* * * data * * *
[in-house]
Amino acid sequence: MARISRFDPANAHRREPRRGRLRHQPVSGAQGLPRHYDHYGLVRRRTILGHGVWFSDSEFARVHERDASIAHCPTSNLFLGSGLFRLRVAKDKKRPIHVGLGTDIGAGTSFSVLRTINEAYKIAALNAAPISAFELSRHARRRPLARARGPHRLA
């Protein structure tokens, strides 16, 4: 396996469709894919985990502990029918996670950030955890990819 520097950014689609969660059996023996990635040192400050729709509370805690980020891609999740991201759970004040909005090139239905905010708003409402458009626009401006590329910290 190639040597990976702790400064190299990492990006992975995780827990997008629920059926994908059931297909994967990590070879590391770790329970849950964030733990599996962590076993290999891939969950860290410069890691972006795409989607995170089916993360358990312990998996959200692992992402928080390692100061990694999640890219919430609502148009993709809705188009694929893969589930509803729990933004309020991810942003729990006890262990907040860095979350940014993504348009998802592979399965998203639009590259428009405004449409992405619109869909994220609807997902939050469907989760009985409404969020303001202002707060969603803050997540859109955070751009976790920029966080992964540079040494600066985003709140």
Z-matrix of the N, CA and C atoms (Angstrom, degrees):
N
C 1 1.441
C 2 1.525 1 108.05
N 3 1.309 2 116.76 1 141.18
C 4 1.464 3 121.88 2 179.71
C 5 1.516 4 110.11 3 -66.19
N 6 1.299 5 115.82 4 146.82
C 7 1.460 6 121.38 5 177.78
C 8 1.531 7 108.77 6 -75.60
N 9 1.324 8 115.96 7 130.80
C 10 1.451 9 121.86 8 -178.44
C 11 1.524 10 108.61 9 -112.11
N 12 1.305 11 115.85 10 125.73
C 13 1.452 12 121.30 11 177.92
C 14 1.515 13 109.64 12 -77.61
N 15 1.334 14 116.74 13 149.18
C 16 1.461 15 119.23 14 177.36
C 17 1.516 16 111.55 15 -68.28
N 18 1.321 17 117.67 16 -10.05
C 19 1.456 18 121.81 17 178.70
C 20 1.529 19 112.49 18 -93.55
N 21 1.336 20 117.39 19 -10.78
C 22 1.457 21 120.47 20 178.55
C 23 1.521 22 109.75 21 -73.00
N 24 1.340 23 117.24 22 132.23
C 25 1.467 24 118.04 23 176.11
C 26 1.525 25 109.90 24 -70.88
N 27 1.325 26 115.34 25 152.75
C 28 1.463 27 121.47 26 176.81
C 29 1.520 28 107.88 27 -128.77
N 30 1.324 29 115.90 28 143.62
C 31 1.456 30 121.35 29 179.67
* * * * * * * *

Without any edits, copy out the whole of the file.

[in-house]
Amino acid sequence: MARISRFDPANAHRREPRRGRLRHQPVSGAQGLPRHYDHYGLVRRRTILGHGVWFSDSEFARVHERDASIAHCPTSNLFLGSGLFRLRVAKDKKRPIHVGLGTDIGAGTSFSVLRTINEAYKIAALNAAPISAFELSRHARRRPLARARGPHRLA
């Protein structure tokens, strides 16, 4: 396996469709894919985990502990029918996670950030955890990819 520097950014689609969660059996023996990635040192400050729709509370805690980020891609999740991201759970004040909005090139239905905010708003409402458009626009401006590329910290 190639040597990976702790400064190299990492990006992975995780827990997008629920059926994908059931297909994967990590070879590391770790329970849950964030733990599996962590076993290999891939969950860290410069890691972006795409989607995170089916993360358990312990998996959200692992992402928080390692100061990694999640890219919430609502148009993709809705188009694929893969589930509803729990933004309020991810942003729990006890262990907040860095979350940014993504348009998802592979399965998203639009590259428009405004449409992405619109869909994220609807997902939050469907989760009985409404969020303001202002707060969603803050997540859109955070751009976790920029966080992964540079040494600066985003709140």
Z-matrix of the N, CA and C atoms (Angstrom, degrees):
N
C 1 1.441
C 2 1.525 1 108.05
N 3 1.309 2 116.76 1 141.18
C 4 1.464 3 121.88 2 179.71
C 5 1.516 4 110.11 3 -66.19
N 6 1.299 5 115.82 4 146.82
C 7 1.460 6 121.38 5 177.78
C 8 1.531 7 108.77 6 -75.60
N 9 1.324 8 115.96 7 130.80
C 10 1.451 9 121.86 8 -178.44
C 11 1.524 10 108.61 9 -112.11
N 12 1.305 11 115.85 10 125.73
C 13 1.452 12 121.30 11 177.92
C 14 1.515 13 109.64 12 -77.61
N 15 1.334 14 116.74 13 149.18
C 16 1.461 15 119.23 14 177.36
C 17 1.516 16 111.55 15 -68.28
N 18 1.321 17 117.67 16 -10.05
C 19 1.456 18 121.81 17 178.70
C 20 1.529 19 112.49 18 -93.55
N 21 1.336 20 117.39 19 -10.78
C 22 1.457 21 120.47 20 178.55
C 23 1.521 22 109.75 21 -73.00
N 24 1.340 23 117.24 22 132.23
C 25 1.467 24 118.04 23 176.11
C 26 1.525 25 109.90 24 -70.88
N 27 1.325 26 115.34 25 152.75
C 28 1.463 27 121.47 26 176.81
C 29 1.520 28 107.88 27 -128.77
N 30 1.324 29 115.90 28 143.62
C 31 1.456 30 121.35 29 179.67